High blood pressure is more prevalent in women compared to men, especially with age. Women may experience a disproportionate increase in their systolic blood pressure levels versus their diastolic levels around menopause or after. When women go through menopause, there is a stiffening of the blood vessels. This relates to Isolated Systolic Hypertension (ISH). ISH describes the pattern of high systolic reading and a normal systolic reading.

Other conditions that are specific to women who have high blood pressure are:

  • Stroke
  • Heart attack
  • Pregnancy issues
  • Kidney disease or failure
  • Atherosclerosis

It’s important to discuss your concerns with a doctor and make sure you fully understand your family’s medical history. Managing high blood pressure with lifestyle changes or medication can help reduce your risk of the above health conditions.

Hypertension and Uterine Fibroids

While the research into fibroids and their causes is not nearly as extensive as it should be, some studies looking into the relationship between fibroids and high blood pressure indicate a link between the two. A study on hypertension and the risk of uterine leiomyomata found that there is an increased risk of uterine fibroids linked to diastolic blood pressure levels. This increased risk is due to how high blood pressure impacts uterine smooth muscle tissue, similar to the development of atherosclerosis. For every 10-mmHg increase in diastolic blood pressure, the risk of developing fibroids increased 8% for those who did not use any blood pressure medications. While further research is required to confirm if fibroids cause high blood pressure, this study indicates that high blood pressure can increase your risk of developing fibroids.

Weight gain and the risk of fibroids are also related, much like how your weight can impact your blood pressure. Monitoring your weight and your blood pressure can help in predicting your uterine fibroid risk.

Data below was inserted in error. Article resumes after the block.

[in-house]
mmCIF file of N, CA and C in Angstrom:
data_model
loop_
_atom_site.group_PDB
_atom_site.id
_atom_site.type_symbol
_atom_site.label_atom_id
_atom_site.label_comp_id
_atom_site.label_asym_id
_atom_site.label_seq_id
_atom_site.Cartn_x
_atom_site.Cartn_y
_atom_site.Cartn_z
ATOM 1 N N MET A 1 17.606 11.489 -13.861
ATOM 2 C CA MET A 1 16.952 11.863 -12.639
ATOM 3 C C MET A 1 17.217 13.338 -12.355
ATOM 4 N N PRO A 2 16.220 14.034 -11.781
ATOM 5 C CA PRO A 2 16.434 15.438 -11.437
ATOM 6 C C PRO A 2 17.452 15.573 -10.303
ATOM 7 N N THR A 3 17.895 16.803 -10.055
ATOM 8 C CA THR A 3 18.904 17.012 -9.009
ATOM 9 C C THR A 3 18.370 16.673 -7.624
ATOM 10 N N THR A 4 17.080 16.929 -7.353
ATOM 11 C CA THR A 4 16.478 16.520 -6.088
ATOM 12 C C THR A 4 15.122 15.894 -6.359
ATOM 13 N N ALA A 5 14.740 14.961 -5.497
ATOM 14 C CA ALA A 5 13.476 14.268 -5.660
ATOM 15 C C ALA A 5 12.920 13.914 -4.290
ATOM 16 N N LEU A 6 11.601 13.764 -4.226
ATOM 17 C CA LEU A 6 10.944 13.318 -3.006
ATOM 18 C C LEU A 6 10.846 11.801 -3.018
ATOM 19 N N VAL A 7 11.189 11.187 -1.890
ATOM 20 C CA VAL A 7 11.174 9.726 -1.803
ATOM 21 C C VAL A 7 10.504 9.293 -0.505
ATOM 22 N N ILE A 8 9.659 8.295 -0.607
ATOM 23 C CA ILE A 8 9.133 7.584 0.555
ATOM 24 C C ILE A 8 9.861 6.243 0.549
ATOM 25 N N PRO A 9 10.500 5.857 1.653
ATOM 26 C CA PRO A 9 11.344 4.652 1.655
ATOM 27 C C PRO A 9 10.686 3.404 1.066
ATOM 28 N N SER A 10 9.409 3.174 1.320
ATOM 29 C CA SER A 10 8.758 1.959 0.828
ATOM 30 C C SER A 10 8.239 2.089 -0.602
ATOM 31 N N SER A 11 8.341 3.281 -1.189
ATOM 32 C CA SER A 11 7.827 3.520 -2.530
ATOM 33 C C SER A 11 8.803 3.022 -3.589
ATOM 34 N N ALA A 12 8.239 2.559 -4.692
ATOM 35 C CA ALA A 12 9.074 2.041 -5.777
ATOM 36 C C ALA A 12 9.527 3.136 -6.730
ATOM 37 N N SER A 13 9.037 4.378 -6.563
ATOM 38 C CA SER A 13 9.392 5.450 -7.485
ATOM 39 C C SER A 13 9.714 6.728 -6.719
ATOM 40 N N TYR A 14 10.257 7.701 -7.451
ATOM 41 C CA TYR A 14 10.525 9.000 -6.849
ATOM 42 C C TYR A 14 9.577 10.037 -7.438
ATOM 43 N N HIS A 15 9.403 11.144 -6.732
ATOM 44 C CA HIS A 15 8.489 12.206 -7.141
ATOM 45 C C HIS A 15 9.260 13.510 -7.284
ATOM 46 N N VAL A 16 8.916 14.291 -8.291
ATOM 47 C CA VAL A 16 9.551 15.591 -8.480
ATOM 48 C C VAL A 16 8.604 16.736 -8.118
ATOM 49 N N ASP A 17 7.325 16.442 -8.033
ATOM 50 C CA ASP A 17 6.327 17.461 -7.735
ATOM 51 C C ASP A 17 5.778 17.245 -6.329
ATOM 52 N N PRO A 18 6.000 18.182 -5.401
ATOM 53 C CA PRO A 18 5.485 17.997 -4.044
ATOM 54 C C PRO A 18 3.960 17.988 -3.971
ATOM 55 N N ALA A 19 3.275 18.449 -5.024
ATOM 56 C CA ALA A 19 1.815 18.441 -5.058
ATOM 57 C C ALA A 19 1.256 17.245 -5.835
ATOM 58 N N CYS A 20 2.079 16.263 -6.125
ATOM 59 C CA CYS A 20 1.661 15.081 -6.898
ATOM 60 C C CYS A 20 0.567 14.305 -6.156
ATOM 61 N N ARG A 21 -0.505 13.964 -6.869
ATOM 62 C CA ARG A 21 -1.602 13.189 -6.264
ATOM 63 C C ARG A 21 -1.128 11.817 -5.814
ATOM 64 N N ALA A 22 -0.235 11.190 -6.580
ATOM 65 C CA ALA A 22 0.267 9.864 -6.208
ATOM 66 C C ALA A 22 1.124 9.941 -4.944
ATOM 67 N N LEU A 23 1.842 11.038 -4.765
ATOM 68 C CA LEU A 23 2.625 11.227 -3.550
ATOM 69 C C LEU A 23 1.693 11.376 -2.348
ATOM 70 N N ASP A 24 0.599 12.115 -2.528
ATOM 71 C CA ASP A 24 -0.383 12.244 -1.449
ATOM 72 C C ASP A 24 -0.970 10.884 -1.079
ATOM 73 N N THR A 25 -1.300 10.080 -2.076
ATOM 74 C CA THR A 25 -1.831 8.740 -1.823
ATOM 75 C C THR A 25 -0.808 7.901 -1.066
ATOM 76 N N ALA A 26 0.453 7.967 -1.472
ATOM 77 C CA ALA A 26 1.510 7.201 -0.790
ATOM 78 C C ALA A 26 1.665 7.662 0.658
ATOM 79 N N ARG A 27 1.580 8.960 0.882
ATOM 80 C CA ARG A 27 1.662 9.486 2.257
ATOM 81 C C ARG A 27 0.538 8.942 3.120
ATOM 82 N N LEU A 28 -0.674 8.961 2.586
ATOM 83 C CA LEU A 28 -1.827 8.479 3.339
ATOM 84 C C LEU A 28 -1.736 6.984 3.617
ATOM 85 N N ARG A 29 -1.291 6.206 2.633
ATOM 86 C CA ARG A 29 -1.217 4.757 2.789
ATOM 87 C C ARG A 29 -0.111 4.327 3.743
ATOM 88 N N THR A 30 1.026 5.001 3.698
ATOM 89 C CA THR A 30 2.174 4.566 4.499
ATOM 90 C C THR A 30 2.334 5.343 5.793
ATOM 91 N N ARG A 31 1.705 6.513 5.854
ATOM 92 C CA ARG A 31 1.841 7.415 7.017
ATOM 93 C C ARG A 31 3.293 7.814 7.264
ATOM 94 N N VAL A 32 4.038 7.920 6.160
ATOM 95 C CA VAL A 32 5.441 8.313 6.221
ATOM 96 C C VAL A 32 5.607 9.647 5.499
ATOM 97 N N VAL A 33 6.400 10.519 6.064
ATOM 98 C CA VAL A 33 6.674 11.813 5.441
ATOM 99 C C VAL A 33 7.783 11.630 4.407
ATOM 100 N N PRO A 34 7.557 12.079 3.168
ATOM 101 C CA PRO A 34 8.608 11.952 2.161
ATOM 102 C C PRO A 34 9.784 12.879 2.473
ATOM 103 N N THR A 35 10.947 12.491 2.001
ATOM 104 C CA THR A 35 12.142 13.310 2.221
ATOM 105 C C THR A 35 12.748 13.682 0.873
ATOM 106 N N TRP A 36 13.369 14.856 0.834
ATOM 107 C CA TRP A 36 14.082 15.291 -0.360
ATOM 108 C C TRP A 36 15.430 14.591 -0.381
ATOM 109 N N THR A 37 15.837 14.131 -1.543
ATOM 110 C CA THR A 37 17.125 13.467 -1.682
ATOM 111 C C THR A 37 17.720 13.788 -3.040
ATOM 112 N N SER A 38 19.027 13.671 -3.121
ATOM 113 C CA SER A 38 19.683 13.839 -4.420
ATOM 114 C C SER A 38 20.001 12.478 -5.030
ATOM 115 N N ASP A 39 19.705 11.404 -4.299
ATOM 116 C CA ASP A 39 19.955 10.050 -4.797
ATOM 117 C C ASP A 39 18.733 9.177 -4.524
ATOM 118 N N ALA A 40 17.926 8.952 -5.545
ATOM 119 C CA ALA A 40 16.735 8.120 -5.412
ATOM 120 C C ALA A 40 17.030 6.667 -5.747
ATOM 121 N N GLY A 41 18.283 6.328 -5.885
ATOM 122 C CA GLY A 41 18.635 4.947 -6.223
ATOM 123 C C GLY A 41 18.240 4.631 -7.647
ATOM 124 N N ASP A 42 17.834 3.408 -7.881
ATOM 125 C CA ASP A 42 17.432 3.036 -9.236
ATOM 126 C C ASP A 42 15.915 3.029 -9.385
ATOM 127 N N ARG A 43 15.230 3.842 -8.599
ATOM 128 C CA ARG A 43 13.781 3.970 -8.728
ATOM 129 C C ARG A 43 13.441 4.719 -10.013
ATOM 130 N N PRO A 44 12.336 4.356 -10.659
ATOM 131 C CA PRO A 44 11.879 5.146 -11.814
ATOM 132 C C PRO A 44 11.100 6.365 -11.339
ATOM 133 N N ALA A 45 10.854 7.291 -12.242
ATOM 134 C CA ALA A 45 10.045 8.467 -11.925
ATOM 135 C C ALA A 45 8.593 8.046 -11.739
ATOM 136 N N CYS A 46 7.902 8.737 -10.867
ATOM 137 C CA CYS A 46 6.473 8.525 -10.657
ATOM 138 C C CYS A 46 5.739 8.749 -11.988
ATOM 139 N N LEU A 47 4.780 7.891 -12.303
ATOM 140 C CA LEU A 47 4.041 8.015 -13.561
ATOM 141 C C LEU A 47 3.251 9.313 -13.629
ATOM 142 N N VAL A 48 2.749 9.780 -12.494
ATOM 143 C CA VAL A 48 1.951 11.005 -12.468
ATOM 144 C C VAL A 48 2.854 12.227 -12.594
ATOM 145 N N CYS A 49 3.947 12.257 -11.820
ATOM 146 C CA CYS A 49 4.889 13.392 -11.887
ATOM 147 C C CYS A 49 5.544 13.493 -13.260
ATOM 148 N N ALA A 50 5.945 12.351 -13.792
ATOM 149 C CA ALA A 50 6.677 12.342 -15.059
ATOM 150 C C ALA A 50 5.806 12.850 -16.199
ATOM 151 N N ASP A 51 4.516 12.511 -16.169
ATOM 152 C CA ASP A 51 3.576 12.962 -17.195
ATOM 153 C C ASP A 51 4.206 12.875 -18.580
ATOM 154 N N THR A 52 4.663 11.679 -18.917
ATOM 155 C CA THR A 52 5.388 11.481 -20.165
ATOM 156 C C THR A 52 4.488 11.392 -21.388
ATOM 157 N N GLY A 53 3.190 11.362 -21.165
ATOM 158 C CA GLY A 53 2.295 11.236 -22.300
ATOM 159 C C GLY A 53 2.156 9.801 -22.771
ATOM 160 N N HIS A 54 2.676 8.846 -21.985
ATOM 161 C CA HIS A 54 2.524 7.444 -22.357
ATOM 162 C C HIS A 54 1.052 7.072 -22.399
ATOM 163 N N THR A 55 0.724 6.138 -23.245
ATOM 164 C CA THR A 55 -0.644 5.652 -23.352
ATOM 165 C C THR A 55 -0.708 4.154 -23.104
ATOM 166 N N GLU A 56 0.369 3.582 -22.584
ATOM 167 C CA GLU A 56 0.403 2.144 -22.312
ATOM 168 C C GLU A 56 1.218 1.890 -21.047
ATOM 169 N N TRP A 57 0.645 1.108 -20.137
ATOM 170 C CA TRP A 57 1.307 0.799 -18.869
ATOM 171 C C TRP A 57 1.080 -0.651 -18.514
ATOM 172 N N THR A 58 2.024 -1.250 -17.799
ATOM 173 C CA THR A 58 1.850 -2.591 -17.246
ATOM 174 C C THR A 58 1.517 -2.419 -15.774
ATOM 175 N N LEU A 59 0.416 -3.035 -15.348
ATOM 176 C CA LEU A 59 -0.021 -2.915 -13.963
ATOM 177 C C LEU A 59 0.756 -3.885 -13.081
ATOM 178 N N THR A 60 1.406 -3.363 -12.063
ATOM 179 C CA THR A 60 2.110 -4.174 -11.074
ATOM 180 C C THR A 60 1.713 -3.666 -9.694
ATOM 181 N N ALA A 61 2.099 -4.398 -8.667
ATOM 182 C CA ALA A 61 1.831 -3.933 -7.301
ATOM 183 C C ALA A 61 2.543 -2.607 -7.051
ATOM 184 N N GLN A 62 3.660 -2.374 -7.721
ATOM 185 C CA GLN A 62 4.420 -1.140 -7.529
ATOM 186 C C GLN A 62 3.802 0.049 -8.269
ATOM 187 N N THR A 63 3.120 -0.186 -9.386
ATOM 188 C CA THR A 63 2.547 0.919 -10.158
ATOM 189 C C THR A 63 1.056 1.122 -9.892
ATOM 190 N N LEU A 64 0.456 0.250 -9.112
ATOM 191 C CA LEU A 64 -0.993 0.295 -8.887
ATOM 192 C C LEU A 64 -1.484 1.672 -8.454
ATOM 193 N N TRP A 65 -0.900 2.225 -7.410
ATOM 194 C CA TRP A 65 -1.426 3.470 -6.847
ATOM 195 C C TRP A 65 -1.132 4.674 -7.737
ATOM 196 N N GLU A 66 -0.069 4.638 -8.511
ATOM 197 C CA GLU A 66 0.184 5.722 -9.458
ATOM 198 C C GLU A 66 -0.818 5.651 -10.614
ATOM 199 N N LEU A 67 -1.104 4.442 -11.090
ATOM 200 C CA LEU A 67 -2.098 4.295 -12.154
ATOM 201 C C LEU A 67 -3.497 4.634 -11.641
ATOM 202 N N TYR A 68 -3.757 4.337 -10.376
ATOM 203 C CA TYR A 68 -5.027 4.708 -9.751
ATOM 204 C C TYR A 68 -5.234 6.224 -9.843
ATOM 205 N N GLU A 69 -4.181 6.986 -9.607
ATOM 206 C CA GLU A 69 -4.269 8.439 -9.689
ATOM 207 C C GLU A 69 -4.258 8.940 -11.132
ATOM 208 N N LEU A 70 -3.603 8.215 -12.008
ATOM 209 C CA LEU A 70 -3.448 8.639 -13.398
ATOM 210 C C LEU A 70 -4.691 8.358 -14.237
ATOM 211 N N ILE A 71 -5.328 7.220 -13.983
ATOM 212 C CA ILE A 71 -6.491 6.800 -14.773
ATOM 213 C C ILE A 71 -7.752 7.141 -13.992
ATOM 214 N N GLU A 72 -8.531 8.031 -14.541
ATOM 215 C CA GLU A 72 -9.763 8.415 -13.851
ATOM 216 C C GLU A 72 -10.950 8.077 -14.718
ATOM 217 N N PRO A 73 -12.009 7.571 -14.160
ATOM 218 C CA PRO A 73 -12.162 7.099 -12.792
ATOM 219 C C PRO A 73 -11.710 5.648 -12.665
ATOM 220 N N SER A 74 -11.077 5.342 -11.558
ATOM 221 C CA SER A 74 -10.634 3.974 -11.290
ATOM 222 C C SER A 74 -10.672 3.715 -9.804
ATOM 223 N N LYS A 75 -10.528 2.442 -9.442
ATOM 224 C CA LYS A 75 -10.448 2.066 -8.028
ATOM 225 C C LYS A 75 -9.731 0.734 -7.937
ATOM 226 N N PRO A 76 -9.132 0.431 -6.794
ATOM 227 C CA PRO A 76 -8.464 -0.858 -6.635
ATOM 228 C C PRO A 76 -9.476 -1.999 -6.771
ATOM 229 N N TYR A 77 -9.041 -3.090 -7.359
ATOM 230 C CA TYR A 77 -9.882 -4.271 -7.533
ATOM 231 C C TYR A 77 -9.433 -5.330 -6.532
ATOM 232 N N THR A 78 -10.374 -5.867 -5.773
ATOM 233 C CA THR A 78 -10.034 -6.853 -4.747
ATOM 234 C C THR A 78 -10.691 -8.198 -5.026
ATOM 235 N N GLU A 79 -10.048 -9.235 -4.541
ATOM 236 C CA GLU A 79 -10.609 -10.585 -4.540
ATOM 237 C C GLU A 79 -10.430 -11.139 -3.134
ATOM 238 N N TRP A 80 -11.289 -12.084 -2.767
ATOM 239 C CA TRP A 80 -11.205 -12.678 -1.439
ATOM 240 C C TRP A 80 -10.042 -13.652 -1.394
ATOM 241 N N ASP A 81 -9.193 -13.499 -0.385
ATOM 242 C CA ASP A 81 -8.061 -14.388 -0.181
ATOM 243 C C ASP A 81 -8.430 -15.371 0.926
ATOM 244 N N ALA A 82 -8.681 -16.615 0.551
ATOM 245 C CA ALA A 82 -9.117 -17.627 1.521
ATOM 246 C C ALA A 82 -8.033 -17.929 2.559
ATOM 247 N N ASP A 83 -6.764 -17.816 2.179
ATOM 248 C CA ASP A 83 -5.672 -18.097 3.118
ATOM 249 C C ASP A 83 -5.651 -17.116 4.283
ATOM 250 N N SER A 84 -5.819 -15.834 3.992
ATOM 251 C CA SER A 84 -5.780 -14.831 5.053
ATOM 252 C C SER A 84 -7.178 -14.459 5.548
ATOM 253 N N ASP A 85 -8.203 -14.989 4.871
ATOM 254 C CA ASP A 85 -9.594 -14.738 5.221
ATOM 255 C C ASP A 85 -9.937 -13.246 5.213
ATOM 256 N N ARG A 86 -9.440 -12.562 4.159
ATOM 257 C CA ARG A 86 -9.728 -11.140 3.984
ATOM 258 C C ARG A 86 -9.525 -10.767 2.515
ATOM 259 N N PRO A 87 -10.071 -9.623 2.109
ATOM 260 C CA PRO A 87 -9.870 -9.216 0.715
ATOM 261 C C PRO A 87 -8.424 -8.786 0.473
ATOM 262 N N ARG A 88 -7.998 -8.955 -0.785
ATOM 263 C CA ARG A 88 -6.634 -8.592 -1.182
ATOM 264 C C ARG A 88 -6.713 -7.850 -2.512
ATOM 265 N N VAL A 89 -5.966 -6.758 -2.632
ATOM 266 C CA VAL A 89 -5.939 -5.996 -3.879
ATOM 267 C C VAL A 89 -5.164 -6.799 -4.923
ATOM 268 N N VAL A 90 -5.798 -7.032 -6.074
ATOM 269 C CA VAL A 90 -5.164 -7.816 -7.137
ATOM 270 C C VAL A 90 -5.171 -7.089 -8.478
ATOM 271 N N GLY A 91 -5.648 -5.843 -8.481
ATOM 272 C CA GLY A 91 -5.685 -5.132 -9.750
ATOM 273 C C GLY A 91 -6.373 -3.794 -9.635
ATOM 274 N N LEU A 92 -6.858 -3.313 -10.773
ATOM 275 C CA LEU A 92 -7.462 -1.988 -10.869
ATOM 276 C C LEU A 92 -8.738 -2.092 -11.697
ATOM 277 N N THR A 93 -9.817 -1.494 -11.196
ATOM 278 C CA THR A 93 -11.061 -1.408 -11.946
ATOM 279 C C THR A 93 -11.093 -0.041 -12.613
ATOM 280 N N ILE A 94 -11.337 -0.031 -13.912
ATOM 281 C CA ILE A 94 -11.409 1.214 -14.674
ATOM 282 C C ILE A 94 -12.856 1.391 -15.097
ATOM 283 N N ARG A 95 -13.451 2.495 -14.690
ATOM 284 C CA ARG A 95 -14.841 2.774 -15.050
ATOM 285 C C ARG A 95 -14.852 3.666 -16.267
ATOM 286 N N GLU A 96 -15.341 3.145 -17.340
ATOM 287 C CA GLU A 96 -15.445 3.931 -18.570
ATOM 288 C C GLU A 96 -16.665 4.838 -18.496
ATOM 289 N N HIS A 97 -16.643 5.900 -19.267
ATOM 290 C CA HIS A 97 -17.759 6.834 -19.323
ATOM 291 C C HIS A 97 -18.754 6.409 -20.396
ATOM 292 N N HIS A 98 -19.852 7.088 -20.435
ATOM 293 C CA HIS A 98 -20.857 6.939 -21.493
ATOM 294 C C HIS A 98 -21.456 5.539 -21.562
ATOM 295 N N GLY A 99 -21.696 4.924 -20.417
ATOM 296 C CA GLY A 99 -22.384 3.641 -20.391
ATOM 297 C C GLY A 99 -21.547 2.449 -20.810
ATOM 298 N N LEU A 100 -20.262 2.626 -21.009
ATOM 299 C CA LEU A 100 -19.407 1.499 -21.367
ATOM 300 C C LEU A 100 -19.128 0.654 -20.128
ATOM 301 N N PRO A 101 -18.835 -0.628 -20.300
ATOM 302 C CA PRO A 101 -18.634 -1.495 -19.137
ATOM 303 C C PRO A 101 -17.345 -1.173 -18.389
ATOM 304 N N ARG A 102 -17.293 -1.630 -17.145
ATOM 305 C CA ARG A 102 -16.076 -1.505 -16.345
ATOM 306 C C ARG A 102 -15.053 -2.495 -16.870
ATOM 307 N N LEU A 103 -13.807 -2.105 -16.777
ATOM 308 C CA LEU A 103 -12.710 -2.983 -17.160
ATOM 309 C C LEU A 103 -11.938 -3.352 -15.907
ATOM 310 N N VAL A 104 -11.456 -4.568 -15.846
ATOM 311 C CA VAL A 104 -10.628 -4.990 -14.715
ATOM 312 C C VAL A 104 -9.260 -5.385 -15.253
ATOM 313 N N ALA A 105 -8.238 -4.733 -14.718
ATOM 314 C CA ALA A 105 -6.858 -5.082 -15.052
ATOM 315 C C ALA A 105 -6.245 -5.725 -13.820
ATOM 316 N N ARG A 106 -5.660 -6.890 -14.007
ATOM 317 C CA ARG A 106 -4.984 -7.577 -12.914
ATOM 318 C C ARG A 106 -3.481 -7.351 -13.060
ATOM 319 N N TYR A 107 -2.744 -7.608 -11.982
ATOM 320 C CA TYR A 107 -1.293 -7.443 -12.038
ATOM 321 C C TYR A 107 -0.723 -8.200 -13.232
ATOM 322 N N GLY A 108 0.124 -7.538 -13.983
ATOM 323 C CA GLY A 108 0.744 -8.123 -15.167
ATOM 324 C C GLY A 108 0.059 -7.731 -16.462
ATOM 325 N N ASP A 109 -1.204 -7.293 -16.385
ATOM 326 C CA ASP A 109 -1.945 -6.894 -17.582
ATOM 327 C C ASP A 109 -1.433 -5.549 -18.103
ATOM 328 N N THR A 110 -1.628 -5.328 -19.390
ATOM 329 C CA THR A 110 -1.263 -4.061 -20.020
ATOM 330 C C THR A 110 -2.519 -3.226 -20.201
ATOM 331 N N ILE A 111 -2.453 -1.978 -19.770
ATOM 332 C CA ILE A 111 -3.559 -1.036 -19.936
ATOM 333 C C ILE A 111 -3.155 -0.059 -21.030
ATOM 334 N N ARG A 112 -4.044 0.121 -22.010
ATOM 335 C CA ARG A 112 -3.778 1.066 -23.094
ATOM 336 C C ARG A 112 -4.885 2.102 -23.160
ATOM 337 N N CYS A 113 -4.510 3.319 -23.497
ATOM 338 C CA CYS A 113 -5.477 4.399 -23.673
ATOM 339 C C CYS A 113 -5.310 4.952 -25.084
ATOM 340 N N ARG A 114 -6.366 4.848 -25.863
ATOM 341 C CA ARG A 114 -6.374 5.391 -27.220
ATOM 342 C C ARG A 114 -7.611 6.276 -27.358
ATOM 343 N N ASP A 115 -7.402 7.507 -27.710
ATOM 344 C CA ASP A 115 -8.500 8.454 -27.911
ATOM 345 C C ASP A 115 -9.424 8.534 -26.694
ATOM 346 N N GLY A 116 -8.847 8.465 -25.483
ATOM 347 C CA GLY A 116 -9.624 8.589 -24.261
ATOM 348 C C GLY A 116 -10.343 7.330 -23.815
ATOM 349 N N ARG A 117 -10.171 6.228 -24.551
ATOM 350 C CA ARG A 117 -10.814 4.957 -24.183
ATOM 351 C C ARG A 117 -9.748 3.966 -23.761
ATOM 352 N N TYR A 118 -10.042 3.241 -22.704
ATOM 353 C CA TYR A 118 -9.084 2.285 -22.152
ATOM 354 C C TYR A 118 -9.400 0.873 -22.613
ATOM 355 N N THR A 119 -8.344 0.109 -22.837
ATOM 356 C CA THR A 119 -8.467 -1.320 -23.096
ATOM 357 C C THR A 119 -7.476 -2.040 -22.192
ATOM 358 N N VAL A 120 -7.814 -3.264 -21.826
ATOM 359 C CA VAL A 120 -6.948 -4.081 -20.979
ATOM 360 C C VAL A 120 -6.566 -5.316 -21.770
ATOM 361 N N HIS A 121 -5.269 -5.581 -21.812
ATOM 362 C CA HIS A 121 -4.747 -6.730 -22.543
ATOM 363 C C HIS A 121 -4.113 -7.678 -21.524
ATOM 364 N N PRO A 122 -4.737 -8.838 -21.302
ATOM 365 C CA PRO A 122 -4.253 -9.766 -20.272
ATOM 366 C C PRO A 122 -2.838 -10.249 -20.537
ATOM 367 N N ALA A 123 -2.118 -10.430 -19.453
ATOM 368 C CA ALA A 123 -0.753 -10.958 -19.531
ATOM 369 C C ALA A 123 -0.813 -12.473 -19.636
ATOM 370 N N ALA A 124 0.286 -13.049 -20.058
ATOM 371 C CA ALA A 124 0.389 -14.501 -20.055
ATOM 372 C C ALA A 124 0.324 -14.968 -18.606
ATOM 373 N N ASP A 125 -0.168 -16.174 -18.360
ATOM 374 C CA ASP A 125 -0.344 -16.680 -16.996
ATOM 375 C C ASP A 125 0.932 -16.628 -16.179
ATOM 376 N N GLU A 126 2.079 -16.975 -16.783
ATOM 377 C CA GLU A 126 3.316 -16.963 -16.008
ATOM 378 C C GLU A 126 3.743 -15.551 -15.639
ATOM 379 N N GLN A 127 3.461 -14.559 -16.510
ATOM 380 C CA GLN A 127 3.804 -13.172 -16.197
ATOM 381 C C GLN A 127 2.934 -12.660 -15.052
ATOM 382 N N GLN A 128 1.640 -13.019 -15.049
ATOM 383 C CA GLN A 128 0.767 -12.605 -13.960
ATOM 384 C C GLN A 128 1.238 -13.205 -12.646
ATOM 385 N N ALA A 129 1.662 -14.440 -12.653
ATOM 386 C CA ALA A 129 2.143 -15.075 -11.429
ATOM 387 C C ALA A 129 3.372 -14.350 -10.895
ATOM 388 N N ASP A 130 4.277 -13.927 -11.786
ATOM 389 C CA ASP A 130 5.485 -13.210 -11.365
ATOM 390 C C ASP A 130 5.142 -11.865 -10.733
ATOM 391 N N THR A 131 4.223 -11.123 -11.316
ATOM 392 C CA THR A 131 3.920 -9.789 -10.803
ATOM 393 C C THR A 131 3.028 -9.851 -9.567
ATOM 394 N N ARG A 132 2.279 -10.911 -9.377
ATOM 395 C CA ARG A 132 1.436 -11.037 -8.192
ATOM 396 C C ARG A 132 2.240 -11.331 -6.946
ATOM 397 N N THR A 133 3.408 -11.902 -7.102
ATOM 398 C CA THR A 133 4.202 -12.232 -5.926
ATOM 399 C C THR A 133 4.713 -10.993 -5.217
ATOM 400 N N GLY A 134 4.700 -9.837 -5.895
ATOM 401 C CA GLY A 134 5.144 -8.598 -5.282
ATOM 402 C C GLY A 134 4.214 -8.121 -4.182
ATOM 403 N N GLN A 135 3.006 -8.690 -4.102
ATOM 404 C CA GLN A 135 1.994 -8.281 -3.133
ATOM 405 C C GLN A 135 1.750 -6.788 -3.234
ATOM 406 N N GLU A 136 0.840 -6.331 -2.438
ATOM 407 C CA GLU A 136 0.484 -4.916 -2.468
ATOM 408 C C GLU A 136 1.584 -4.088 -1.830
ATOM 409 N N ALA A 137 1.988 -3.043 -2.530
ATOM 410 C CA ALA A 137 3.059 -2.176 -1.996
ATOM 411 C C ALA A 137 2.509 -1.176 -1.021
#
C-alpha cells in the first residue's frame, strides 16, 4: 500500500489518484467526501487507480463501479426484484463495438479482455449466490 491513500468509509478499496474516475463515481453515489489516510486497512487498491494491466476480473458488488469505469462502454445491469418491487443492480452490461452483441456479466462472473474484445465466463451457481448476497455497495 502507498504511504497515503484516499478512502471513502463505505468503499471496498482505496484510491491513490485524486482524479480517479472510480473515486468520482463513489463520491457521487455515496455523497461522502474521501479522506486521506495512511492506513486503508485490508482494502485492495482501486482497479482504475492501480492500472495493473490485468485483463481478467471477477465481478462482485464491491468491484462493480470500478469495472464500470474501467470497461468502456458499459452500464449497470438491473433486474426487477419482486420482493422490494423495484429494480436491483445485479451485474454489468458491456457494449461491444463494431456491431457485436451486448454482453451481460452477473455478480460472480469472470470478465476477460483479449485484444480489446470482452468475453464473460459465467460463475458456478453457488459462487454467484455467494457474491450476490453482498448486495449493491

Learn About Uterine Fibroids

How Can You Lower Your Blood Pressure?

Depending on your levels, your doctor will let you know if you will need to take medication or if changes in your lifestyle can lower your blood pressure levels. Some lifestyle changes that you can adopt in your life that can help lower your blood pressure levels are:

  • Managing your BMI
  • Exercising regularly
  • Keeping a food diary
  • Choosing foods with less sodium
  • Limiting your alcohol consumption
  • Reducing chronic stress by avoiding triggers
  • Taking breaks from social media
  • Quitting smoking or vaping
  • Cutting down on coffee
  • Monitoring blood pressure levels

Blood pressure is a serious health condition that can manifest quickly and without symptoms. If you’re worried about your levels being too high or too low, it’s important to consult your doctor.

Get Checked for Uterine Fibroids

Now that you know that high blood pressure can be linked to an increased risk of uterine fibroids, it’s even more important to know your numbers and manage your levels. If you notice changes in your menstrual cycle or period, it’s crucial to track the regularity, severity, heaviness, and length. If you experience periods that last more than 10 days per month, an irregular period, frequent urination, pain during sex, a protruding abdomen, or fatigue caused by anemia, it’s a good idea to get checked for uterine fibroids.

Don’t wait for your symptoms to worsen. If you have high blood pressure and experience period pain or other symptoms, give us a call at 855.615.2555 or click the button below to schedule your appointment online today.